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2013 Texas-Mexico Immunization Comparison Tool Print E-mail

The purpose of this tool is to be used as a reference for the 2013 immunization schedules of Texas and Mexico, facilitating the interpretation of Mexico’s National Vaccination Card and Texas’s Vaccination Scheme. It is aimed to health care providers on both sides of the Mexico-.‐Texas border.

It is a tool to guide health care providers in the care of children and adolescents that initiate a vaccination schedule in one side of the border and continue it on the other side.

NOTES: At present there are:

  1. Two licensed rotavirus vaccines in the US: Rotarix® (2 doses) and RotaTeq® (3 doses) to complete the series.
  2. Three licensed monovalent Hib vaccines in the US: ActHIB® (4 doses), PedvaxHIB® (3 doses) and Hiberix® (only licensed for the 4th dose to complete the series).
  3. Six licensed combination vaccines in the US: Pediarix® (DTaP-IPV-HepB), Pentacel® (DTaP-IPV-Hib), COMVAX® (HepB-Hib), Kinrix™ (DTaP-IPV), MenHibrix® (Hib-MenCY)  and ProQuad® (MMRV).
  4. Influenza vaccines in the US: Inactive influenza vacine (IIV); and live, attenuated influenza vaccine (LAIV). (Minimum age: 6 months for IIV and 2 years for LAIV).
  5. Three licensed meningococcal conjugate vaccines (MCV) in the US: MenHibrix®, Mencatra®, and Menveo®. (Minimum age 6 weeks for MenHibrix® (Hib-MenCY), 9 months for Menactra® [MCV4-D], 2 years for Menveo® [MCV4-CRM]).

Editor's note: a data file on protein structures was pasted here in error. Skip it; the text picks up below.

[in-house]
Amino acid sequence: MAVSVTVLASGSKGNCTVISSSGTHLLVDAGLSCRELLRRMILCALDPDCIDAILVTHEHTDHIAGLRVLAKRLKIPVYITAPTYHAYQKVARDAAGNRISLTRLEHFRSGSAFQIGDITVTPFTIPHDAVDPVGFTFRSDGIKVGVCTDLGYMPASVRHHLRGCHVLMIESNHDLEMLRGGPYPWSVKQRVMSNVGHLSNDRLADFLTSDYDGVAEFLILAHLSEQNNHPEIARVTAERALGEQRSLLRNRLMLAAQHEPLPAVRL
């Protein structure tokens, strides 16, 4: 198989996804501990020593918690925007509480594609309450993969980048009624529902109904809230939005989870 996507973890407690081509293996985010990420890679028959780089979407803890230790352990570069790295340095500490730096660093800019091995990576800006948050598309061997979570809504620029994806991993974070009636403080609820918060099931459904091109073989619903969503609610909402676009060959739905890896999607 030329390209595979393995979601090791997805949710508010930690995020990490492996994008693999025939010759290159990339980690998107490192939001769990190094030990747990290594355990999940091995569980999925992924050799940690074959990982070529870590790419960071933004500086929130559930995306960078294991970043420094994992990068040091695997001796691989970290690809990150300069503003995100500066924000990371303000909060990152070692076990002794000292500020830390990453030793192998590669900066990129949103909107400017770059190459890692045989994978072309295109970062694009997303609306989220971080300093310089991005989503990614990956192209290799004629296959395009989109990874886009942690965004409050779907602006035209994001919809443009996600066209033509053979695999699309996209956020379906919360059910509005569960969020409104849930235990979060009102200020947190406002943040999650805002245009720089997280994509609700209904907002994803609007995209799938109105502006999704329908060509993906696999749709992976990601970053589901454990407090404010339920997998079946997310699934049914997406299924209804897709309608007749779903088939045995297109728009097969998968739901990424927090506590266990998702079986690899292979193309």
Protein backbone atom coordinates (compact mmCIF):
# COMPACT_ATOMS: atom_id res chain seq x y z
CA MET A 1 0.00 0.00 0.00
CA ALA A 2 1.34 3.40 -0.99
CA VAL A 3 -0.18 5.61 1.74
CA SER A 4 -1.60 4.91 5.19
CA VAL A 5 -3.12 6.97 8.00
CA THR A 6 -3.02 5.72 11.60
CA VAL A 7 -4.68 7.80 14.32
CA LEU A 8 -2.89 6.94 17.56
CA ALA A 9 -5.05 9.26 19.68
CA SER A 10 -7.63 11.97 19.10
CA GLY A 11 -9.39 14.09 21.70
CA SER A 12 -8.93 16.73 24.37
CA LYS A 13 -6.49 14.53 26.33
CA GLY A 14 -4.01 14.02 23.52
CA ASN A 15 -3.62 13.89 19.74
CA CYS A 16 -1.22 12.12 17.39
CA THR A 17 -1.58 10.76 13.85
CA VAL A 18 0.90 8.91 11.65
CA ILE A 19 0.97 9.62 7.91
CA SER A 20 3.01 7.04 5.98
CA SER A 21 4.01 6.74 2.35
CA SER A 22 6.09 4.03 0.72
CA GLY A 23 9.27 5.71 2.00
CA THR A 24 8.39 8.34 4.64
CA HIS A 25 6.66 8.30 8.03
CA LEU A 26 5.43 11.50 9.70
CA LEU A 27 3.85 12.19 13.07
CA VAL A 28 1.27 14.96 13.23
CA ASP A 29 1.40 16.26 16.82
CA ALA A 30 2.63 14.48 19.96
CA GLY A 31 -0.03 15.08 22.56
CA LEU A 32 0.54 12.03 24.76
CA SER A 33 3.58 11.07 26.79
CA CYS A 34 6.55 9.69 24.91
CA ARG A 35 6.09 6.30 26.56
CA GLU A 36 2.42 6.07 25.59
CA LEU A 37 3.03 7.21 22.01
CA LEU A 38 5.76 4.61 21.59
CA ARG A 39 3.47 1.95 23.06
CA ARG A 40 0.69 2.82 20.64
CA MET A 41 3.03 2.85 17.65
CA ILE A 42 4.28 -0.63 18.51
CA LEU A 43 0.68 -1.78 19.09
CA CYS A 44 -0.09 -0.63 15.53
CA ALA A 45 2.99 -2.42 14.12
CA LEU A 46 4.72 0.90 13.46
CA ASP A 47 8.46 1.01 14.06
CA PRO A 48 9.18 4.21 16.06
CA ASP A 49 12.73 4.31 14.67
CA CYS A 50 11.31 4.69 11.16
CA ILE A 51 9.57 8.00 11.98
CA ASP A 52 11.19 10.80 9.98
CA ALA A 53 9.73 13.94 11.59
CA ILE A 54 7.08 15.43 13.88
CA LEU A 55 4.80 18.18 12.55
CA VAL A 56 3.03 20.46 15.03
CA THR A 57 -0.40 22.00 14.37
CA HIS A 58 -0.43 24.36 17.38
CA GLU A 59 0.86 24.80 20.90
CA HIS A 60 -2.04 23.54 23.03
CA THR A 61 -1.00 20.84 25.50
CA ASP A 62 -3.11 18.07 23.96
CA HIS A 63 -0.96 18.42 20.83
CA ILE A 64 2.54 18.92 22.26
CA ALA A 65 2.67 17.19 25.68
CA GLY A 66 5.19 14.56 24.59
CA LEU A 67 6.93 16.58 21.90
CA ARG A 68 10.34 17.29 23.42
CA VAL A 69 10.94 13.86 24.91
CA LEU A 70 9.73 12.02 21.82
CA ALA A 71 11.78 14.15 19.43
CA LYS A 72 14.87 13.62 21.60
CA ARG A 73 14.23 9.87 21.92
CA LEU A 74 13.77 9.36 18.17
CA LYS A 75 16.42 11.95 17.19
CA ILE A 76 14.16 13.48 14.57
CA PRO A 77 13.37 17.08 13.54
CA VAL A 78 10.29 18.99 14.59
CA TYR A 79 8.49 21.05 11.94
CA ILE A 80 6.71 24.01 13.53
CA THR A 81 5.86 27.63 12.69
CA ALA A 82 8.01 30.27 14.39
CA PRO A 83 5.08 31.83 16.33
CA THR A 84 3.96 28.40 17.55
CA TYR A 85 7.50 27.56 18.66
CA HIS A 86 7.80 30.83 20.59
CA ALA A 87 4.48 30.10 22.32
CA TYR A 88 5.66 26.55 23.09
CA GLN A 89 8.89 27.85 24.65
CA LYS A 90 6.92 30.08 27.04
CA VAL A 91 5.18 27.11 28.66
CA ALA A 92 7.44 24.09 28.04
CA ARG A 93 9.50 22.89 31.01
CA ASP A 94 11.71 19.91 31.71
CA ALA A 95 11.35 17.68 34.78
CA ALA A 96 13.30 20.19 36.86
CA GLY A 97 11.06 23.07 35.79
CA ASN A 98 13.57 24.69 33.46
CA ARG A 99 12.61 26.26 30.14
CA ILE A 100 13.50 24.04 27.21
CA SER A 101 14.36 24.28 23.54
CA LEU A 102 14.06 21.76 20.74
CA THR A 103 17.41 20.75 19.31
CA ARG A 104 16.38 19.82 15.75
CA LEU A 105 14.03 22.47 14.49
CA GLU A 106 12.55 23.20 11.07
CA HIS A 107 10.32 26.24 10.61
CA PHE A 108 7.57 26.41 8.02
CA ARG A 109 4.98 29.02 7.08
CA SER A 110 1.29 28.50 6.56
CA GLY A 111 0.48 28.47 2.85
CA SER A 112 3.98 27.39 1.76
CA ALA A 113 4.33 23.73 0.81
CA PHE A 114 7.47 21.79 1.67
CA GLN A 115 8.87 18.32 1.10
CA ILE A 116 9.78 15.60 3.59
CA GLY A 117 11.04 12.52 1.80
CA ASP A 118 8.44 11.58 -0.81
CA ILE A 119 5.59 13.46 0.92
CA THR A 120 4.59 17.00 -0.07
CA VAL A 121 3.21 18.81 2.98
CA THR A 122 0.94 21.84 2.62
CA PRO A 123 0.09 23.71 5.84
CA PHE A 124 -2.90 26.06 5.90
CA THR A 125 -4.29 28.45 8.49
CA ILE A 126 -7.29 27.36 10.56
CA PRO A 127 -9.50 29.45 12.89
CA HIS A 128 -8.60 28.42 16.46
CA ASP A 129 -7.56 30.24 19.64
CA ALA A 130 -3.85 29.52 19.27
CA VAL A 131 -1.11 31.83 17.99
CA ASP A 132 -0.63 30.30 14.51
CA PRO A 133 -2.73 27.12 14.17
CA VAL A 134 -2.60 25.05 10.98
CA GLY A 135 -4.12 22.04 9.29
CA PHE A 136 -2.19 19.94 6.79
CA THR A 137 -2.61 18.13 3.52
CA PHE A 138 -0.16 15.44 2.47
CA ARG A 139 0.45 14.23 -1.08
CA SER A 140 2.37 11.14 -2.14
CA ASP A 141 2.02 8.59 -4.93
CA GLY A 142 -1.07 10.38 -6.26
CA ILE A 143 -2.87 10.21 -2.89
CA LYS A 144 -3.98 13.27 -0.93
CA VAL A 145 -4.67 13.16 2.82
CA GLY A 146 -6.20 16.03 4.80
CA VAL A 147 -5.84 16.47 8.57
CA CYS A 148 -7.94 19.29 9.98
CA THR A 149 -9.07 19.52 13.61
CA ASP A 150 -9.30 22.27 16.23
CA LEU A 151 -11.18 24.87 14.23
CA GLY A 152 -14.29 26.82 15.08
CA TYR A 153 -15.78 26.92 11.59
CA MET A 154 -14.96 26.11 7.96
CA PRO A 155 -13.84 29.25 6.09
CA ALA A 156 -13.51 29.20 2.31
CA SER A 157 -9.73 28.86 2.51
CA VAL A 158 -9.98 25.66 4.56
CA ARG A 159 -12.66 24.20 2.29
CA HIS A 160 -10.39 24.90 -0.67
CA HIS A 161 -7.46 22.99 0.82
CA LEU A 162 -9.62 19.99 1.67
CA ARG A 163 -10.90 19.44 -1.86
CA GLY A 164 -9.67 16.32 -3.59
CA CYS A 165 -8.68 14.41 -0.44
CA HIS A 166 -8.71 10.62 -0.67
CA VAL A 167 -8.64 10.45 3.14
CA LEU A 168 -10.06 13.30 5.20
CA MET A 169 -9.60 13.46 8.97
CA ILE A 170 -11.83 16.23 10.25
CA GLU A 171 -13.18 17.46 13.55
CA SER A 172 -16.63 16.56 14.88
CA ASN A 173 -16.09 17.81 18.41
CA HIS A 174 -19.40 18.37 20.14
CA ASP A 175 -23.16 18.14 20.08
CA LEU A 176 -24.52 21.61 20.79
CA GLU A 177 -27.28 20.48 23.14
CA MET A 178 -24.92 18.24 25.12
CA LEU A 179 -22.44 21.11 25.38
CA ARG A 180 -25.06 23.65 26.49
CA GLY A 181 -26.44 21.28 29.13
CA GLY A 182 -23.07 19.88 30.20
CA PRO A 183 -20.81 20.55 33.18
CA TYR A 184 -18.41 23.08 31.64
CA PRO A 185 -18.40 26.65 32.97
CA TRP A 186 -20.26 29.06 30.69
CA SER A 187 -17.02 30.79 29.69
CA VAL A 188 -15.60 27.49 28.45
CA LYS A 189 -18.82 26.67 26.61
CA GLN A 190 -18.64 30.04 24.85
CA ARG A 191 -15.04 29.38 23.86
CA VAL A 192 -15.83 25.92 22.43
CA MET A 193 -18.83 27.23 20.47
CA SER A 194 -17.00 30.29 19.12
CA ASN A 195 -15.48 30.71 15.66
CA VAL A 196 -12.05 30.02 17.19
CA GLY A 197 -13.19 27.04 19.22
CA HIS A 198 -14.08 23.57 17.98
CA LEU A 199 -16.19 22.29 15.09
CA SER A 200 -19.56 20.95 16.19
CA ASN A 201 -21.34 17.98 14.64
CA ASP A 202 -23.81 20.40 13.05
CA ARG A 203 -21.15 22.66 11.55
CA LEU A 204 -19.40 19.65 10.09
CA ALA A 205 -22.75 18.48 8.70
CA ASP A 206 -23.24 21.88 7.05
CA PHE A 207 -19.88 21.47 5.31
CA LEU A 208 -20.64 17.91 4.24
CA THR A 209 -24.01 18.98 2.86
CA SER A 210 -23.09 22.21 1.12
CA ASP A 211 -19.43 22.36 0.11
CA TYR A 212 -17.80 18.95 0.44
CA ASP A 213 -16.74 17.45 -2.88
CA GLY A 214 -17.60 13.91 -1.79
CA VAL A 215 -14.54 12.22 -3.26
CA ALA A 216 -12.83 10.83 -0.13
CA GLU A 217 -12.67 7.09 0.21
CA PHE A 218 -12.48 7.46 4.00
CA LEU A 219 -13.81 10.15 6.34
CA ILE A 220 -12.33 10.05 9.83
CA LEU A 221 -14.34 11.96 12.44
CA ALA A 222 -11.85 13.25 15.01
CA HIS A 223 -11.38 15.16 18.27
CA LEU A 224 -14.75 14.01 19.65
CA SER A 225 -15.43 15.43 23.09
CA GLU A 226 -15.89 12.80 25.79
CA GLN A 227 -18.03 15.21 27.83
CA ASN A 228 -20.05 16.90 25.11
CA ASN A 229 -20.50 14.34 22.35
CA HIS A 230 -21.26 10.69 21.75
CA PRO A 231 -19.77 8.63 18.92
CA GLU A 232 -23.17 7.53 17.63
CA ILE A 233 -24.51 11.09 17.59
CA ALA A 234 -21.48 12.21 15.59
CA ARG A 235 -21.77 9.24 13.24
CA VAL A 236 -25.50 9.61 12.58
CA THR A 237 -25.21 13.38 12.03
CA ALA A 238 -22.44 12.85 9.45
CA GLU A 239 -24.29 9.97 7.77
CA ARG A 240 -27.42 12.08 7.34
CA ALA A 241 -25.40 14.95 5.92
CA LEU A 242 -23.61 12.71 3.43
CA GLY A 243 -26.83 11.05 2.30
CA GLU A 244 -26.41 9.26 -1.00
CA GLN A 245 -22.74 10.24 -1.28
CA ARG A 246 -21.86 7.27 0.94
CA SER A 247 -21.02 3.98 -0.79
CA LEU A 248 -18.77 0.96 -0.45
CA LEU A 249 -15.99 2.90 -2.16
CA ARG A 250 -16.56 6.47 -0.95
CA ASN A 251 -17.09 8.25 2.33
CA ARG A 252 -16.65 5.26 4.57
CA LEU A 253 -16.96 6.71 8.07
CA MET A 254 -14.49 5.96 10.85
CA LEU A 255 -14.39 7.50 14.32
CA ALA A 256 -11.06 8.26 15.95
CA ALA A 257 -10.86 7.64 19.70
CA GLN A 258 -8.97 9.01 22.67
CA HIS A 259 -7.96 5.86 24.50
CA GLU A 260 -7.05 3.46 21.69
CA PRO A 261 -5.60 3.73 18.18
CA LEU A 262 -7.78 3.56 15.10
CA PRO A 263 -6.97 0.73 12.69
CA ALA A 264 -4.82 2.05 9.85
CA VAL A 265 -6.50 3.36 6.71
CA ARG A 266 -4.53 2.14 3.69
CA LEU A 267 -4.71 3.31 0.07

It is important to consider that there are different abbreviations / names for the same vaccine in the same country and in both countries (ex. Hep B = HBV, HpB, HepB) and that there are similar vaccines produced by different laboratories and sometimes have different recommended application schedules.


icon 2013 Texas – Mexico Immunization Comparison Tool

It is not a guide to compare the biological agents used in the Immunizations, nor an immunological study. This tool was developed by Pan American Health Organization/World Health Organization, and revised by the Texas Department of State Health Services, Immunization Branch, Region II Immunization Program; Centers for Disease Control and Prevention; Tamaulipas and Chihuahua’s State Secretaries of Health Immunization Programs.

  1. Persons 7 through 10 years who are not fully immunized should receive a single dose of Tdap and any adult who have not previously received Tdap or for whom the vaccine status is unknown. This dose can be administered regardless of the interval since the last tetanus and diphtheria toxoid - containing vaccine
  2. Administer meningococcal conjugate vaccine (MCV4) at age 11 through 12 years with a booster at age 16 years.  If the first dose is administered at 13-15 years, a booster should be administered at 16-18 years.  If the first dose is administered at age 16 or older years, a booster dose is not needed.
  3. There are two licensed Human papillomavirus (HPV) vaccines in the US:  Quadrivalent (HPV4 [Gardasil®] and bivalent (HPV2 [Cervarix®]).  Either HPV4 or HPV2 is recommended in a 3-dose series for females.  HPV4 is recommended in a 3-dose series for males.  The vaccines series can be started beginning at age 9 years.
  4. Influenza vaccines in the US: Inactive influenza vacine (IIV); and live, attenuated influenza vaccine (LAIV). (Maximum age for LAIV: 49 years)


 

Last Updated on Friday, 10 May 2013 17:31
 

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